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 ESM P-39 Airacobra, optional electric retract system
 Wing span    (spanwijdte)  2040 mm   80.3"
 Length  1788 mm  70.4"
 Flying weight  7.3 kg                           16.1 lbs                  
 Radio  6 channels, 8 servos
 Engine Gas       (benzine)  30cc - 50cc
 Engine Glow    (gloeiplug)  30cc 4-cycle (1.80)

 Detailed specification continued:

 Wing area  78.5 dm2  8.5 sq.ft
 Wing loading  93 gr/dm2                      30.5 oz/sq.ft             

 6 channels, 8 servos (throttle, rudder,

 elevator, 2 aileron, 2 flaps, retract)

 Engine Glow      (gloeiplug)  30cc 4-cycle (1.80)
 Engine Brushless  (elektro)  Brushless: FC6362 ~2 kW
 Options  Retract system
 Documentation  Instruction Manual
 Manufacturers website  ESM-Website



Fiberglass fuse and balsa built -up wing. Wing Covering Material: Solartex Fabric Covered, painted, decals applied and clear coated. The aircraft has a beautiful flat finish. The covering goes on clear, and is then primed and painted, then clearcoated.

Hardware package and illustrated instruction manual included.


Electric retracts: including wheels, oleo struts and electric retract system. Incorporate all of the latest design improvements.  


More model pictures:

The following P-39 model is made by Rob de Wildt.

The P-39 is fully equiped with engine, servo's, power distribution etc. from

Pictures made by Frank Hartog.

The pilot instruction video of the P-39:



The P-39 Airacobra was one of the most unusual single-seat fighters ever ordered by the Army Air Corps. It had been a standard practice among manufacturers to design an airplane around an engine. However, this was the first time a plane had been designed around a gun; the American Armament Corporation's 37-millimeter cannon.
The Bell engineers wanted to mount the cannon so it would fire directly through the propeller shaft. This meant the engine would have to be located deep in the fuselage, behind the pilot, so he would have access to the breech mechanism of the cannon. This dictated that the machine would have a tricycle landing gear, which was the first such gear ever used on a production fighter.
The Air Corps ordered one XP-39 on October 7, 1937. The plane was ready for flight testing in April 1939, and that same month Bell was contracted to build another 13 for service testing. Meanwhile, various design changes were made in the XP-39 to improve performance. One of these changes was to eliminate the superger, which lowered the effective operating altitude.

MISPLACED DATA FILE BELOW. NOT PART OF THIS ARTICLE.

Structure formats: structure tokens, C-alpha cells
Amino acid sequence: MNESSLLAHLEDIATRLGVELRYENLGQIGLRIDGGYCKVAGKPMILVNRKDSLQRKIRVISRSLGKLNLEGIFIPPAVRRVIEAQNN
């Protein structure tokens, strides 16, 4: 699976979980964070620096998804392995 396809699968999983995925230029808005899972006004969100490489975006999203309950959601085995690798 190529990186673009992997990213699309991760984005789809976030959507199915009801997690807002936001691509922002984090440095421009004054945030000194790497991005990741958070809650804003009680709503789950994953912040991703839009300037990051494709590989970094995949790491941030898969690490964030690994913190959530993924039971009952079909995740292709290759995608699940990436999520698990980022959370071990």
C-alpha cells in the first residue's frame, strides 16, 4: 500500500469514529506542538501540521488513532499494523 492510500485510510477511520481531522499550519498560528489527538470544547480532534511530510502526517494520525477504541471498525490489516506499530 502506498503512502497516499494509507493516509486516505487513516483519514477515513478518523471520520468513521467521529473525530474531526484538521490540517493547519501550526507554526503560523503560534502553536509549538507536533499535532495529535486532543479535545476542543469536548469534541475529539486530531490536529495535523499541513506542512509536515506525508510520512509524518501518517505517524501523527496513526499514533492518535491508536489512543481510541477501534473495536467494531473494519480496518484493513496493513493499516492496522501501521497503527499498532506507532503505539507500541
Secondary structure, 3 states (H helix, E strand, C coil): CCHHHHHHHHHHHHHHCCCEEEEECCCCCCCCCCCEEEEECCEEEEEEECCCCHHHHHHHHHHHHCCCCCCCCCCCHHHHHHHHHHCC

Eighty production models of the P-39 were ordered by the Air Corps in August 1939. Before the first of these was delivered, the French ordered the airplane in quantity. When France was defeated in 1940, the order was taken over by the British Purchasing Commission.
Production models of the P-39C started arriving at Air Corps squadrons in January 1941, and six months later, the first Airacobras reached England. The British had planned to order 675 of the planes, but after disappointing combat experience, the order was canceled. At that time, the Royal Air Force needed planes for aerial fighting, and while they found the Airacobra fine for low-level operations, performance fell off sharply at high altitudes.
When Japan attacked the United States, the P-39 and the Curtiss P-40 , were the principal American land based fighters. Airacobras first went into action against the Japanese in April 1942. Three months later, they made their first sorties in Europe and, six of the 12 planes that took off, failed to return to their base.
The Airacobra was never outstanding in combat. Ironically it was extremely difficult to service because of the engine placement. However, it was excellent for low-level operations against ground targets. About 9,560 of the planes were produced, approximately half of which were sent to Russia under the Lend-Lease program. The final model, the P-63 Kingcobra, was considerably improved.



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